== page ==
Welcome to Laurie Goodman's blog. I use this space to share news and opinions about education and schools in Ridgewood, the state of New Jersey and the nation, in addition to other issues I'm personally interested in. I invite you to share your thoughts, feelings, questions or opinions, too, by posting comments on any blog entry. Please observe basic courtesy -- keep your comments focused on issues, no personal attacks or bullying, please. Contact me directly at: lauriegood@mac.com

Thursday, May 7, 2009

Tenure talk

So, what’s all this talk about the Board of Education awarding tenure or not awarding tenure? If I may, I’d like to explain a little bit how the process works. This is not a comprehensive guide...just a little of what I’ve learned and what I’d like to share in light of some of the recent conversations and public comments.

Tenure is a state law. The timing of tenure – when staff receive it – is part of the law. The schedule is set – it is not negotiable, it cannot be delayed nor can it be speeded up or awarded early.

When a staff member is employed for three years, if they are renewed for the fourth year, then they automatically receive tenure. There is no decision to award or not award tenure – there is only the decision to renew the employee for the fourth year. If they are renewed: tenure.

If a teacher achieves tenure, and then later is promoted to an administrative position, then the timing for the awarding of tenure for the new position is after two years in that position.

The decision to renew a staff member is made by the Superintendent, following a process of annual reviews and observations made by the Superintendent, the principal and other staff (for example department supervisor). The Superintendent recommends which staff to renew, and the Board of Ed votes on the recommendation. There is never a vote to approve or award tenure per se (although obviously that renewal vote at the three-year mark is a de facto tenure approval).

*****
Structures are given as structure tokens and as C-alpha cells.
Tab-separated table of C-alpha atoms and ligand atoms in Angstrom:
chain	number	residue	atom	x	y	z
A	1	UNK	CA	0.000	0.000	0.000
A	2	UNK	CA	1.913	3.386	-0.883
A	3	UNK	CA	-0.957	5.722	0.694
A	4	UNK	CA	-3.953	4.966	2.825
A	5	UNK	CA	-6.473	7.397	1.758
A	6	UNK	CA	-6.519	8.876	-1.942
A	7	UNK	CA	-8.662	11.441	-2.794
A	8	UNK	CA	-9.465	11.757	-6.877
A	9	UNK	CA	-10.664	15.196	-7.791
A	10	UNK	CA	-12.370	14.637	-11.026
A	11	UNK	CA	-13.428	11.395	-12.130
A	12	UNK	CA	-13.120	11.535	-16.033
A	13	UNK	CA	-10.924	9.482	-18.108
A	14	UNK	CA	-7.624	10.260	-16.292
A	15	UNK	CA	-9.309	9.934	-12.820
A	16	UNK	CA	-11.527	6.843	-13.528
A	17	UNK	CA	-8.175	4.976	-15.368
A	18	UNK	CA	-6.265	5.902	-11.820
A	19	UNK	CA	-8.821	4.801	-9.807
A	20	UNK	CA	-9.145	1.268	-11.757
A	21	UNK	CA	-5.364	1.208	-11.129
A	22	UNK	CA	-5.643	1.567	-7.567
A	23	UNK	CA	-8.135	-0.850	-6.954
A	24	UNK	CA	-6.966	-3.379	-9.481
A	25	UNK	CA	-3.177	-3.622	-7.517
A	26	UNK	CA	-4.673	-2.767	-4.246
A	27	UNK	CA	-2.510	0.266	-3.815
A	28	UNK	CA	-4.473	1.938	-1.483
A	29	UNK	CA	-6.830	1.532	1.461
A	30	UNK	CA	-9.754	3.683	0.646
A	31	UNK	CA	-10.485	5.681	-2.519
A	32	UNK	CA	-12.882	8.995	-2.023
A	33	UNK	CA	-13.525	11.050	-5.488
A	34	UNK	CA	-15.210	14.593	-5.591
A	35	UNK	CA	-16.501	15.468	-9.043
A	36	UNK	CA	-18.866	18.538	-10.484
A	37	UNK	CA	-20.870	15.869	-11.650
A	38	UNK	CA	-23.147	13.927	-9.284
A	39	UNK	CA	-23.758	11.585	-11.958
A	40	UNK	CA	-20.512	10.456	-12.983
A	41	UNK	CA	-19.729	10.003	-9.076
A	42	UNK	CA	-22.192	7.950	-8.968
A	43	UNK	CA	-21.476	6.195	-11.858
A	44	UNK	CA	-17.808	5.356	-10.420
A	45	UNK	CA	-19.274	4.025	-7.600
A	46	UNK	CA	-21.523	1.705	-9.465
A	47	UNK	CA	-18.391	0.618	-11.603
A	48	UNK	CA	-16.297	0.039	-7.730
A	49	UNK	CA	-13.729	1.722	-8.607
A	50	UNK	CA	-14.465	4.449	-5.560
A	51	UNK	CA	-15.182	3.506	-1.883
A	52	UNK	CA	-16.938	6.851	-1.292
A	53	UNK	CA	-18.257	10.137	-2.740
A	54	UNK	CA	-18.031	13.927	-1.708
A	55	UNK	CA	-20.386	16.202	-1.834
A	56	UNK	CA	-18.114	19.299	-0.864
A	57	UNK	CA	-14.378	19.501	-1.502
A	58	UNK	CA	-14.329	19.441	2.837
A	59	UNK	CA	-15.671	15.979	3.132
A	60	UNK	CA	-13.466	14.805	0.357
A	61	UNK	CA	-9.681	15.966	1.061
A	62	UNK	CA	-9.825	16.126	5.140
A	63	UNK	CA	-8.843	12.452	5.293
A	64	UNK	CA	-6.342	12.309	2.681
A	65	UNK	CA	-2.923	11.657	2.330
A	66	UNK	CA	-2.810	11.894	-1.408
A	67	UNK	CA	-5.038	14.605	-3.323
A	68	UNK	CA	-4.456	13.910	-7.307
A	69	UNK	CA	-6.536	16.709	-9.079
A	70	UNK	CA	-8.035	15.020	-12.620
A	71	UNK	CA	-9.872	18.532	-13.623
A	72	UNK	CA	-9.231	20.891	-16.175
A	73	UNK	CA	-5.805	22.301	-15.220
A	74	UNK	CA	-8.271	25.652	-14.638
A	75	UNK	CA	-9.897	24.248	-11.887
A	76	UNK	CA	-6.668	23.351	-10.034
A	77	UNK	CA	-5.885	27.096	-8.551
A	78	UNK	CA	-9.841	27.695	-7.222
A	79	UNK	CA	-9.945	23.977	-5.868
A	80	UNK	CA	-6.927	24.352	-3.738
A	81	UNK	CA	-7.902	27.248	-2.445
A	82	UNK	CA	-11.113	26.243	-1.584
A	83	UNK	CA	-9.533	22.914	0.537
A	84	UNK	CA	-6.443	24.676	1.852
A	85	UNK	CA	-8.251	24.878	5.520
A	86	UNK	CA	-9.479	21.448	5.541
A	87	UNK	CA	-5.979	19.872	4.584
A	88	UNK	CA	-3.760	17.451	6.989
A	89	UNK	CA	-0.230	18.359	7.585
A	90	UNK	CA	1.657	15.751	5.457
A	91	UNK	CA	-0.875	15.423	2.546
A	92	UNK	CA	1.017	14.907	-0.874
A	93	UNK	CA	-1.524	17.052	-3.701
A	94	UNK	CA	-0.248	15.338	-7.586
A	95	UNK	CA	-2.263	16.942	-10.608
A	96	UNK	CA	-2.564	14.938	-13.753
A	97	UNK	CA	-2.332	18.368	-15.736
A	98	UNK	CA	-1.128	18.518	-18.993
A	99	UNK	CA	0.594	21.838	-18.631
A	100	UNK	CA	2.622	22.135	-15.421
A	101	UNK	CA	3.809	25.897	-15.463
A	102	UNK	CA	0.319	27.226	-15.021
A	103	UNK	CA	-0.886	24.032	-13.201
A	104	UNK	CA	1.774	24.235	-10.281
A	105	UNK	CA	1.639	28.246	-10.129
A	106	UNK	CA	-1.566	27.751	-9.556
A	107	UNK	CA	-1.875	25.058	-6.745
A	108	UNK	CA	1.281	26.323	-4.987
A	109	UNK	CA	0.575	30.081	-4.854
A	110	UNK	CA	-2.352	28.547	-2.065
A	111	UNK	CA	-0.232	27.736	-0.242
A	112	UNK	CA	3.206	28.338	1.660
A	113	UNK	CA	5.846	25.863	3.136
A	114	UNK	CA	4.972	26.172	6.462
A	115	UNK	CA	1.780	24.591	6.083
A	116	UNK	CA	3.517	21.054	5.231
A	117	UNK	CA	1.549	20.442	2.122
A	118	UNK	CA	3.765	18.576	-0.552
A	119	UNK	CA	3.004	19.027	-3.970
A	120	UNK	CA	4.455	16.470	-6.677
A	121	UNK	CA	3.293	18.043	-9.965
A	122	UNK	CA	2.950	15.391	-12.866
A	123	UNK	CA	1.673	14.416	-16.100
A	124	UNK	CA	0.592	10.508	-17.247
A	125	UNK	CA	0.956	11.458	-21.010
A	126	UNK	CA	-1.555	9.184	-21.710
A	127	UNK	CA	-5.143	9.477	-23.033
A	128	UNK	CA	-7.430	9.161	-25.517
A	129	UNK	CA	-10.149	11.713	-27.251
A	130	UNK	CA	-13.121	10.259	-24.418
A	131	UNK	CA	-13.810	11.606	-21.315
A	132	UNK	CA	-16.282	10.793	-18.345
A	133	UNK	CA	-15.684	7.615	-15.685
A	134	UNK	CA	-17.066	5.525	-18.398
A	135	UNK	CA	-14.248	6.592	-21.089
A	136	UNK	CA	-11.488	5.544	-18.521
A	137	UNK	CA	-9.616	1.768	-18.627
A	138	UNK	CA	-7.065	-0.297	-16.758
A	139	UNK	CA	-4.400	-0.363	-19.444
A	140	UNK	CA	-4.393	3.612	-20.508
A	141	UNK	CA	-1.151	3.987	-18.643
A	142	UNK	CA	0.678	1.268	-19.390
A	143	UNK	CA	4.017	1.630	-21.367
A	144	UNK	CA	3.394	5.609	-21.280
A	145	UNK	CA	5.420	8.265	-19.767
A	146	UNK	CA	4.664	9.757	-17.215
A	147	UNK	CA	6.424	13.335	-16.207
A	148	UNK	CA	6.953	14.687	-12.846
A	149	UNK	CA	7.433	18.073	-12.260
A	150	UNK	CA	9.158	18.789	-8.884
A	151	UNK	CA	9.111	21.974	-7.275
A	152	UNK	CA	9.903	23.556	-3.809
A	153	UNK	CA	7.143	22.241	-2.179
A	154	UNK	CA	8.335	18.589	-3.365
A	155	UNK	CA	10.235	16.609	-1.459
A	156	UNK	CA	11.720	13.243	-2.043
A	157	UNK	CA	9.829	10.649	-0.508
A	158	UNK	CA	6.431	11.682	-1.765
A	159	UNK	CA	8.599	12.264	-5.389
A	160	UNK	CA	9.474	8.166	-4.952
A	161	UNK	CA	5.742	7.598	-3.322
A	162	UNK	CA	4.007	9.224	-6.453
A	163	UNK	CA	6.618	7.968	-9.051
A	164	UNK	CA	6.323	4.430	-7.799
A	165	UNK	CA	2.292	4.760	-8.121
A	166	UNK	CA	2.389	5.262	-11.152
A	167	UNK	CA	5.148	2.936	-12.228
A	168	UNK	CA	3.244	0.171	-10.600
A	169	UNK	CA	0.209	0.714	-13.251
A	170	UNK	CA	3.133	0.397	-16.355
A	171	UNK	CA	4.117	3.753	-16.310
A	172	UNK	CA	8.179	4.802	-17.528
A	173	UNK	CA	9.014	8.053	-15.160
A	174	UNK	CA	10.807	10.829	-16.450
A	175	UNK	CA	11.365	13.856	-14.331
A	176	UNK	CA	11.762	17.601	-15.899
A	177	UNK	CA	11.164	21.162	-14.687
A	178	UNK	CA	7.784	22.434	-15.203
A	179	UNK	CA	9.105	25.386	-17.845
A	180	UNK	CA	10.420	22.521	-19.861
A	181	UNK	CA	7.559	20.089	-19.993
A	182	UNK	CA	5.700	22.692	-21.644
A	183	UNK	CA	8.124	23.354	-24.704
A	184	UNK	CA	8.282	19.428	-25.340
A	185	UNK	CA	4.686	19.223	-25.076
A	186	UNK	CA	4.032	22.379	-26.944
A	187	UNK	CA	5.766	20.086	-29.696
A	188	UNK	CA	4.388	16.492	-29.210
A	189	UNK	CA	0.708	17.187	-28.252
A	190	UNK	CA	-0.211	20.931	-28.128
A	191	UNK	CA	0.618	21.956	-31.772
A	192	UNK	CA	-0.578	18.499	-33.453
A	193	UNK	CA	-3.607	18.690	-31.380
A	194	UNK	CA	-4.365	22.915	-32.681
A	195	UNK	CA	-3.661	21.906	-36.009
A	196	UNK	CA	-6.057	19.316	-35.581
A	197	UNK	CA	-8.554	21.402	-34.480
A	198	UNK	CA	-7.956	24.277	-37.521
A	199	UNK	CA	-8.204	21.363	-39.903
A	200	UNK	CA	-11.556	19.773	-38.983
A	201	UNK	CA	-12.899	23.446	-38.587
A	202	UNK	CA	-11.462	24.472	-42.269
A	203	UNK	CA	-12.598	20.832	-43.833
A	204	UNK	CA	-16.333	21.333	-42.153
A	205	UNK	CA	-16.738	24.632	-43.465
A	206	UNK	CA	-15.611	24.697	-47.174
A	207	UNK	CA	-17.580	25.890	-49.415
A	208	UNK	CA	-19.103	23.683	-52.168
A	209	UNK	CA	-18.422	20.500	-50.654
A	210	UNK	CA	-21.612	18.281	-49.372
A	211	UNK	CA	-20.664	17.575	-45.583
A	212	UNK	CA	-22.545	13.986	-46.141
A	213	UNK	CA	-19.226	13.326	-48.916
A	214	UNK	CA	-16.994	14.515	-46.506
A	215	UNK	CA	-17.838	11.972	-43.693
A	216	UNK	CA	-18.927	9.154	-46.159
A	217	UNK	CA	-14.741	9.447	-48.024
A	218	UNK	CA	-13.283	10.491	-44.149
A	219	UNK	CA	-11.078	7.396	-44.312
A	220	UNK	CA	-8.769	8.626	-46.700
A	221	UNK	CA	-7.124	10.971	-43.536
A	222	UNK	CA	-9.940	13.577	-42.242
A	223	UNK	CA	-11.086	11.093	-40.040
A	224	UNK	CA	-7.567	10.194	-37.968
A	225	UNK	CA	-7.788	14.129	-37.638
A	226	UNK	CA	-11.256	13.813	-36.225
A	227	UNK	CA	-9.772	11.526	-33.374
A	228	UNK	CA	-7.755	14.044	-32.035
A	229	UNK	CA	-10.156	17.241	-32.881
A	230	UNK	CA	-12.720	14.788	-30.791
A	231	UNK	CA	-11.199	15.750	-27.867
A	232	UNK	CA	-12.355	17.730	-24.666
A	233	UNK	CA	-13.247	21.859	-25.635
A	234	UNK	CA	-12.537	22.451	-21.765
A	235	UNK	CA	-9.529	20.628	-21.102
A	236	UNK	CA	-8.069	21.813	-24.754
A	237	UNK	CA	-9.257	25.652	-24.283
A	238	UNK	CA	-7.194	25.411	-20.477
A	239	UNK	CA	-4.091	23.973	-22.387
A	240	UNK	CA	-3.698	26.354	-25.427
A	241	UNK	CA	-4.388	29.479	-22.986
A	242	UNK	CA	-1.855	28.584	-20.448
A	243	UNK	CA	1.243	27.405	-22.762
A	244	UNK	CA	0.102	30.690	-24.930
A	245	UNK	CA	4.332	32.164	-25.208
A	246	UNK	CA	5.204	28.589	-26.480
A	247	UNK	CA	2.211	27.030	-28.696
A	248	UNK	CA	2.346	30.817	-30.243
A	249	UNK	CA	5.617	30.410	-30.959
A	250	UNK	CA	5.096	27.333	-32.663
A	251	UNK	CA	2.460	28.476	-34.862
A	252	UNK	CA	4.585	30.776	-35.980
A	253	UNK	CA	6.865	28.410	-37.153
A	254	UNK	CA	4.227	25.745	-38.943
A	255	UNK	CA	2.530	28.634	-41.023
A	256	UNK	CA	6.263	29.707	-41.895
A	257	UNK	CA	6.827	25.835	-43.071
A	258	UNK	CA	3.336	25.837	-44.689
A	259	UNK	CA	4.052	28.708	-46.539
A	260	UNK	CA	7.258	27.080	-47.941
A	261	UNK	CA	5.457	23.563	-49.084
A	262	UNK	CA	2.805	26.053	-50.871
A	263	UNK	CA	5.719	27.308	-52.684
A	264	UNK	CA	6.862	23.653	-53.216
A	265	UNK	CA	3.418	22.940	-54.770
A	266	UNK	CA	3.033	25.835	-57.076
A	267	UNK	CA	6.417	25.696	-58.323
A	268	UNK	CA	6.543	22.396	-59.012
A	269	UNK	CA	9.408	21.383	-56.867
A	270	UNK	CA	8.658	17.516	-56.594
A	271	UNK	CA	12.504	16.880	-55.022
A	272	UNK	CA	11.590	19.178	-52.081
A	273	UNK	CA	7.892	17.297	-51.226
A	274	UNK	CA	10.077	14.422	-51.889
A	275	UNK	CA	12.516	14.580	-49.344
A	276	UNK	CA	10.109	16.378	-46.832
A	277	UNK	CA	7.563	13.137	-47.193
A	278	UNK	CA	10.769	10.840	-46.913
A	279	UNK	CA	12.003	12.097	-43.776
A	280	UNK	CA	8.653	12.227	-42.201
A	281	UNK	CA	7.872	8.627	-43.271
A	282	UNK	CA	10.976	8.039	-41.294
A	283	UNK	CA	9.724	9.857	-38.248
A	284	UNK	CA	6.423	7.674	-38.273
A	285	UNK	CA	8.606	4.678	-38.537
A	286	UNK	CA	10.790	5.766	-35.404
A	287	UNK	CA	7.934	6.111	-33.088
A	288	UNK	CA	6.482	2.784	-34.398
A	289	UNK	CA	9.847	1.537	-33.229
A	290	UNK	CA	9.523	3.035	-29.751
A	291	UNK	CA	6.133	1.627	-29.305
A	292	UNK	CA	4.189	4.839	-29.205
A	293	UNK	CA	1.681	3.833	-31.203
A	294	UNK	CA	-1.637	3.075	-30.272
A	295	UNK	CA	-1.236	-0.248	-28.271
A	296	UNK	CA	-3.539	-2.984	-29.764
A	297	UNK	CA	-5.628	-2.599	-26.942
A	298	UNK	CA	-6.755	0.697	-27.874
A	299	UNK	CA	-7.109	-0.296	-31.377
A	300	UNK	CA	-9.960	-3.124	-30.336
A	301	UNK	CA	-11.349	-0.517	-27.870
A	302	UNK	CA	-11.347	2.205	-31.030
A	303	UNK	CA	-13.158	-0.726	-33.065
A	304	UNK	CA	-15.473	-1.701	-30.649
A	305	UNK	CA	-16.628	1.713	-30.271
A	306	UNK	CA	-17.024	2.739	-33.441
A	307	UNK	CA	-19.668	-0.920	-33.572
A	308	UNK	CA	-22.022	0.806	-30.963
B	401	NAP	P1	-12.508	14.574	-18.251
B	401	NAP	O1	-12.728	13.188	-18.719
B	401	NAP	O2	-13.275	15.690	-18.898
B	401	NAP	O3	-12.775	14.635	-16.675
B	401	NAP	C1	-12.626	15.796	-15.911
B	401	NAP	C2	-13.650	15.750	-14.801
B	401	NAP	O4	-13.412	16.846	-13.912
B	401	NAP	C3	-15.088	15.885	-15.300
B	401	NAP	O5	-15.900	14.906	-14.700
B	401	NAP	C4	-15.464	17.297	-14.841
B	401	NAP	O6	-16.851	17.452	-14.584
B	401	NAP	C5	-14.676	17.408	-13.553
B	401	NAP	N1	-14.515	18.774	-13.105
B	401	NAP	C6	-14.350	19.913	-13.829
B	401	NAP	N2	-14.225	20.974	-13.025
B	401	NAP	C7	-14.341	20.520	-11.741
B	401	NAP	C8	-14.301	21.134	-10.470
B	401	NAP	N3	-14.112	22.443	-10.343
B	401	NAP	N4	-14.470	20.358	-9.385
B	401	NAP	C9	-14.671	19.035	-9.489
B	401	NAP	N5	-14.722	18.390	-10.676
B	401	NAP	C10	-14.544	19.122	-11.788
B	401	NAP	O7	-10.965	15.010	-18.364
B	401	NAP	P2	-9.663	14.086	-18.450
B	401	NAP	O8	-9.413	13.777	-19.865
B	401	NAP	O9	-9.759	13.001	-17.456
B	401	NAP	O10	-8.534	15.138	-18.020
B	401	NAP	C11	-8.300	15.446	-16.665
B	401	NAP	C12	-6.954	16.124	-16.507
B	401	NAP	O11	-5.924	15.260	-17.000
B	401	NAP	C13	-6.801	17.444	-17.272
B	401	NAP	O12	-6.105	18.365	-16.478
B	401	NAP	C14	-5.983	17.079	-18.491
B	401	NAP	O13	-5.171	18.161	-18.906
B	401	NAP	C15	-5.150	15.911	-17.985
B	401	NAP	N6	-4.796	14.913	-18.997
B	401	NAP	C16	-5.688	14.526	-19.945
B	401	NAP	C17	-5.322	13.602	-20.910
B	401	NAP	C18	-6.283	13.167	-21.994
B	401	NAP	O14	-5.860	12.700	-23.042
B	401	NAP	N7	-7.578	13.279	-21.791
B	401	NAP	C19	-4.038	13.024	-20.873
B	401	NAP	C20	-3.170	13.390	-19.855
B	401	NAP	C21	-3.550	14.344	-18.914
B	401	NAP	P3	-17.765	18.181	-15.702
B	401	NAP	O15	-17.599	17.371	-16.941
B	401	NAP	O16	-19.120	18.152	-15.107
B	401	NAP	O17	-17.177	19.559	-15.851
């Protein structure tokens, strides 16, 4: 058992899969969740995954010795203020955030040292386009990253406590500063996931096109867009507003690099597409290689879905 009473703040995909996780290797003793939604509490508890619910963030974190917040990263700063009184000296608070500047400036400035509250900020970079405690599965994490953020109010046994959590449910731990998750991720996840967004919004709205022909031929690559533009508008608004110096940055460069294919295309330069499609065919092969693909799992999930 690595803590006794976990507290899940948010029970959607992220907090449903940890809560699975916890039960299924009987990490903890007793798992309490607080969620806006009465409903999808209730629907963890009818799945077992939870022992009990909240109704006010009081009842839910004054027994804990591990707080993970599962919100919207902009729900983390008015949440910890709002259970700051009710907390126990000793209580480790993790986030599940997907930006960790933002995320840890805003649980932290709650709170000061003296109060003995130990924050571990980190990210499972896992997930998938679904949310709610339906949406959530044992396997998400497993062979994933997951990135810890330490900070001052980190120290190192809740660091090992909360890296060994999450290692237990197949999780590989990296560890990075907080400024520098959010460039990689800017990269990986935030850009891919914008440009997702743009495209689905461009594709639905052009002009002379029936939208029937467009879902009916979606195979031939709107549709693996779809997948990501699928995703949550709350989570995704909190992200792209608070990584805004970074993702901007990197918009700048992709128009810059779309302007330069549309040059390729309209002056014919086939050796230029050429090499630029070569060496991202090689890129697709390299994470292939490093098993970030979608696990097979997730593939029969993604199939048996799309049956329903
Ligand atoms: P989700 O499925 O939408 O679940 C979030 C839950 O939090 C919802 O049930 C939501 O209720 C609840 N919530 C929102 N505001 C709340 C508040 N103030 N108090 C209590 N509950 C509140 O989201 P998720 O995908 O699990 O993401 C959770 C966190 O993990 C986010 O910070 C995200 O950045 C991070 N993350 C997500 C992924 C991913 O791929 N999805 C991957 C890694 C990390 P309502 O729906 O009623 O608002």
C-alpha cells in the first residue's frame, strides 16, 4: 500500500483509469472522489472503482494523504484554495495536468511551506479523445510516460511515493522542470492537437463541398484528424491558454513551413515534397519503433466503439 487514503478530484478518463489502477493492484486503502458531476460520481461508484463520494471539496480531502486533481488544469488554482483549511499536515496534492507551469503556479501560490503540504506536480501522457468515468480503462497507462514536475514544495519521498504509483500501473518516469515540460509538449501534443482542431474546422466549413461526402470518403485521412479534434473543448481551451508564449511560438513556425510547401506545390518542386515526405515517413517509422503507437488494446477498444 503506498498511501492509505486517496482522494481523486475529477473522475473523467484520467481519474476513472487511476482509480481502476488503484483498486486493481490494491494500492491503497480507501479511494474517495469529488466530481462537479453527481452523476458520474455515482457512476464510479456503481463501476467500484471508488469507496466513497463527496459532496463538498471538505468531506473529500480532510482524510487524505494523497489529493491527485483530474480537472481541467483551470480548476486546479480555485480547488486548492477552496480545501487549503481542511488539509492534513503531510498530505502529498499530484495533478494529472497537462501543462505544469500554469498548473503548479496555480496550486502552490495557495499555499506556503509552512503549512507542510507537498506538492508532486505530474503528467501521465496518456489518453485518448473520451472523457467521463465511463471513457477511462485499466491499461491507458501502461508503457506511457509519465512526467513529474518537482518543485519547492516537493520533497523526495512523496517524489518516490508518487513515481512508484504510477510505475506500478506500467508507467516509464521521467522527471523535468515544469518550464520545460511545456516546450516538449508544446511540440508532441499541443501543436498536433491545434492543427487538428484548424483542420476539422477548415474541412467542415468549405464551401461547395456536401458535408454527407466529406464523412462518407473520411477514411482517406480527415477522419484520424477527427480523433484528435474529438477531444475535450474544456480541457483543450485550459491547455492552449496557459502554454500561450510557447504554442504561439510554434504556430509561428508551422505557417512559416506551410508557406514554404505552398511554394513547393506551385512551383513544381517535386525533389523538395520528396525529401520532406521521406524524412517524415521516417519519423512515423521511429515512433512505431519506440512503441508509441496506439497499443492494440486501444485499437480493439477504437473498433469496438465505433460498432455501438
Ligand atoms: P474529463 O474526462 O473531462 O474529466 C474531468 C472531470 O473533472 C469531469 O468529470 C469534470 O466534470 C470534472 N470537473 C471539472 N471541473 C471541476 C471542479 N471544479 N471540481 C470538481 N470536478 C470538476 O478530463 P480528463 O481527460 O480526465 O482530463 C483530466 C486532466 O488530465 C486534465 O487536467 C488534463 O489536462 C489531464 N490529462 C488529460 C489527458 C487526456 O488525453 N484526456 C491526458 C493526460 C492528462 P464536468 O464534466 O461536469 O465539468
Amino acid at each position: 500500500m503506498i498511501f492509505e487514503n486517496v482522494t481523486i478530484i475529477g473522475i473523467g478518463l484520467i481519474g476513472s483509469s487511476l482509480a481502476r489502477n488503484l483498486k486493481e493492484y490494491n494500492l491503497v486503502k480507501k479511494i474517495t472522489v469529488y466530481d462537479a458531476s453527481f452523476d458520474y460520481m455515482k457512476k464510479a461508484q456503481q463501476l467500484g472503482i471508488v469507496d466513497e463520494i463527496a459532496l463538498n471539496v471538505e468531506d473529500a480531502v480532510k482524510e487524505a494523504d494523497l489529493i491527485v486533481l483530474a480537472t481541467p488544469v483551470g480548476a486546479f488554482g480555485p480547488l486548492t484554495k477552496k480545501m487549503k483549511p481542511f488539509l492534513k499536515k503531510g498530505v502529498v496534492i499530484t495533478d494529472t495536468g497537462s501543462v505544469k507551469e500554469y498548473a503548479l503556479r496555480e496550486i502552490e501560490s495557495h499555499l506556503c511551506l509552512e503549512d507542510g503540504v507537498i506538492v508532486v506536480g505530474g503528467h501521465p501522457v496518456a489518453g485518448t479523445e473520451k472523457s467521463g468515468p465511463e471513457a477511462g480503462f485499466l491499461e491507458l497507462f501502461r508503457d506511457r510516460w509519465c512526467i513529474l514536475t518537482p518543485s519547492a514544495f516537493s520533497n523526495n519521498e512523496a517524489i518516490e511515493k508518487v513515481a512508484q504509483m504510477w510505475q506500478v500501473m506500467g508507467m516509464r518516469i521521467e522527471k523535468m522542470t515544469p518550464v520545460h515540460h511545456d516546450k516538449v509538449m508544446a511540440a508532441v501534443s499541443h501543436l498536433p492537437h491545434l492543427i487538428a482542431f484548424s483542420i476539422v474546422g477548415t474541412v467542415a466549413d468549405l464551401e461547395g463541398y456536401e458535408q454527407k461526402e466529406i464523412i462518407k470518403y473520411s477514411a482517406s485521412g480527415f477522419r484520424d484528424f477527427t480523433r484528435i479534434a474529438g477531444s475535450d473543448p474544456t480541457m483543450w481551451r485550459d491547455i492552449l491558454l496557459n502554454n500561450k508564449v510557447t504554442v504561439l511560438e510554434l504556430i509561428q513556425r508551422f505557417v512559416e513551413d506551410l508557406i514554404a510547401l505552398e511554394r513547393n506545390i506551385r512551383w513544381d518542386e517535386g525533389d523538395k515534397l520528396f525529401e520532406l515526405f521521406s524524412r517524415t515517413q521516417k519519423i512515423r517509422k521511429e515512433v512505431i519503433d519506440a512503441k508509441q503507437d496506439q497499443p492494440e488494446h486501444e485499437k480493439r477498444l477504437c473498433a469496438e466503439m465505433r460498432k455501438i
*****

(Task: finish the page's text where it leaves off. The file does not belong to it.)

Where does public or parent input come in to the process?
The hope and assumption is that parents will give input to the principal or Superintendent at any and all times, throughout a teacher or administrator’s service. If you’re happy with a teacher’s performance, please call or write, so the information can be noted and referred to as the staff person is evaluated. If you’re not happy with a teacher’s or administrator’s performance, please speak up to the Superintendent or principal. Why wait? Your input and opinions are welcome, and following the chain of command is the way to get results. If you do not receive satisfaction after following the chain, then the issue may come before the Board. The Board must not discuss the issue prior, in order to remain neutral should the issue come before us.

What does not happen, by law, is any sort of public hearing where parents can specifically weigh-in on whether a staff person should be re-hired or renewed.

Another important fact: the Board legally can't discuss staff members' performance in any way that would identify the employee, for example by name or as for example "the Spanish teacher at __ School," unless the employee has been notified in advance, has been given the option to have the meeting in public, and has agreed.

Anyway, just wanted to clarify some of the tenure talk. At last Monday's meeting, there was a list of staff which the Board approved for renewal for 09-10. I believe that list is included as part of the agenda.


Anonymous said...

Thank you for this clear explanation. Did not ever understand tenure. I think it was probably a good idea when it was invented but now it is a problem. I did not realize it was even a state law.

Thanks for explaining -- wish you could have done it at the BOE meeting so all those parents could have saved their breathe.

Anonymous said...

It makes no sense at all to me that secretaries from the Ed Center that no one wants to work with will be moving to schools like BF and the high school. I understand that they have tenure but there must be a way to get rid of them!